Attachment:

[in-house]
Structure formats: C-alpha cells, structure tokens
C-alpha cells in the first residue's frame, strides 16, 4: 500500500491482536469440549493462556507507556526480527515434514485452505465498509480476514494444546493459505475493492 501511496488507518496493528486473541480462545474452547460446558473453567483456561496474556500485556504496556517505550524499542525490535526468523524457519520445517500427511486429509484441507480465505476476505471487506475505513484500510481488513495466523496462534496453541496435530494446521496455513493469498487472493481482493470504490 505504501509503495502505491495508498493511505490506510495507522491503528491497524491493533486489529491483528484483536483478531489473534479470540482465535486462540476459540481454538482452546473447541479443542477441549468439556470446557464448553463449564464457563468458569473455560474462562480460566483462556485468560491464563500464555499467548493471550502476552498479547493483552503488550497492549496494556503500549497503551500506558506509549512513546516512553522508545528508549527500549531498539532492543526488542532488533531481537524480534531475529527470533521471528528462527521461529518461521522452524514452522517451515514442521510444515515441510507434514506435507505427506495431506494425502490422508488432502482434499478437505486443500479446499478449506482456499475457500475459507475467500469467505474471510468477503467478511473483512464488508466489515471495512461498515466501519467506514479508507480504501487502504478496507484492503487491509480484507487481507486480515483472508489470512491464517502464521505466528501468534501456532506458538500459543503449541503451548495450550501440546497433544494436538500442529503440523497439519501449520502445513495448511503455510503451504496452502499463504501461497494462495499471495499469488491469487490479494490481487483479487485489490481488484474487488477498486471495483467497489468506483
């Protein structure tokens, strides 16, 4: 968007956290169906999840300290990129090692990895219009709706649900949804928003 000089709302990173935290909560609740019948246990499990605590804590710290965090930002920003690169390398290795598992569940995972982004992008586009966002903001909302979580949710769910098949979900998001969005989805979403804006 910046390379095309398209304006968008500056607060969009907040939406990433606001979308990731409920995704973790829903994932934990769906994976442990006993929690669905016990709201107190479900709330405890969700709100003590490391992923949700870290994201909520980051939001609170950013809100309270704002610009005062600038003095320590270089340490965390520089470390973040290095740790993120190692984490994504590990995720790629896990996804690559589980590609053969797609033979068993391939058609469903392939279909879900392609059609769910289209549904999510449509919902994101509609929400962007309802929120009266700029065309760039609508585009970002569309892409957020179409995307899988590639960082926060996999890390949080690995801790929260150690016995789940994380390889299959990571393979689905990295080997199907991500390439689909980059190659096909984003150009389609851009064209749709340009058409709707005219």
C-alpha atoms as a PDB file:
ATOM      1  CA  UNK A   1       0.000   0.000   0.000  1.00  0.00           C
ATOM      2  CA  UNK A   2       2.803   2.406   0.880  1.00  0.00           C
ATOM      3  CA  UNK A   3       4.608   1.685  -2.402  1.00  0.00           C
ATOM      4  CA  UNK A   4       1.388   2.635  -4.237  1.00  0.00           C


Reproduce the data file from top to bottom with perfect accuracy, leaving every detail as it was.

[in-house]
Structure formats: C-alpha cells, structure tokens
C-alpha cells in the first residue's frame, strides 16, 4: 500500500491482536469440549493462556507507556526480527515434514485452505465498509480476514494444546493459505475493492 501511496488507518496493528486473541480462545474452547460446558473453567483456561496474556500485556504496556517505550524499542525490535526468523524457519520445517500427511486429509484441507480465505476476505471487506475505513484500510481488513495466523496462534496453541496435530494446521496455513493469498487472493481482493470504490 505504501509503495502505491495508498493511505490506510495507522491503528491497524491493533486489529491483528484483536483478531489473534479470540482465535486462540476459540481454538482452546473447541479443542477441549468439556470446557464448553463449564464457563468458569473455560474462562480460566483462556485468560491464563500464555499467548493471550502476552498479547493483552503488550497492549496494556503500549497503551500506558506509549512513546516512553522508545528508549527500549531498539532492543526488542532488533531481537524480534531475529527470533521471528528462527521461529518461521522452524514452522517451515514442521510444515515441510507434514506435507505427506495431506494425502490422508488432502482434499478437505486443500479446499478449506482456499475457500475459507475467500469467505474471510468477503467478511473483512464488508466489515471495512461498515466501519467506514479508507480504501487502504478496507484492503487491509480484507487481507486480515483472508489470512491464517502464521505466528501468534501456532506458538500459543503449541503451548495450550501440546497433544494436538500442529503440523497439519501449520502445513495448511503455510503451504496452502499463504501461497494462495499471495499469488491469487490479494490481487483479487485489490481488484474487488477498486471495483467497489468506483
């Protein structure tokens, strides 16, 4: 968007956290169906999840300290990129090692990895219009709706649900949804928003 000089709302990173935290909560609740019948246990499990605590804590710290965090930002920003690169390398290795598992569940995972982004992008586009966002903001909302979580949710769910098949979900998001969005989805979403804006 910046390379095309398209304006968008500056607060969009907040939406990433606001979308990731409920995704973790829903994932934990769906994976442990006993929690669905016990709201107190479900709330405890969700709100003590490391992923949700870290994201909520980051939001609170950013809100309270704002610009005062600038003095320590270089340490965390520089470390973040290095740790993120190692984490994504590990995720790629896990996804690559589980590609053969797609033979068993391939058609469903392939279909879900392609059609769910289209549904999510449509919902994101509609929400962007309802929120009266700029065309760039609508585009970002569309892409957020179409995307899988590639960082926060996999890390949080690995801790929260150690016995789940994380390889299959990571393979689905990295080997199907991500390439689909980059190659096909984003150009389609851009064209749709340009058409709707005219």
C-alpha atoms as a PDB file:
ATOM      1  CA  UNK A   1       0.000   0.000   0.000  1.00  0.00           C
ATOM      2  CA  UNK A   2       2.803   2.406   0.880  1.00  0.00           C
ATOM      3  CA  UNK A   3       4.608   1.685  -2.402  1.00  0.00           C
ATOM      4  CA  UNK A   4       1.388   2.635  -4.237  1.00  0.00           C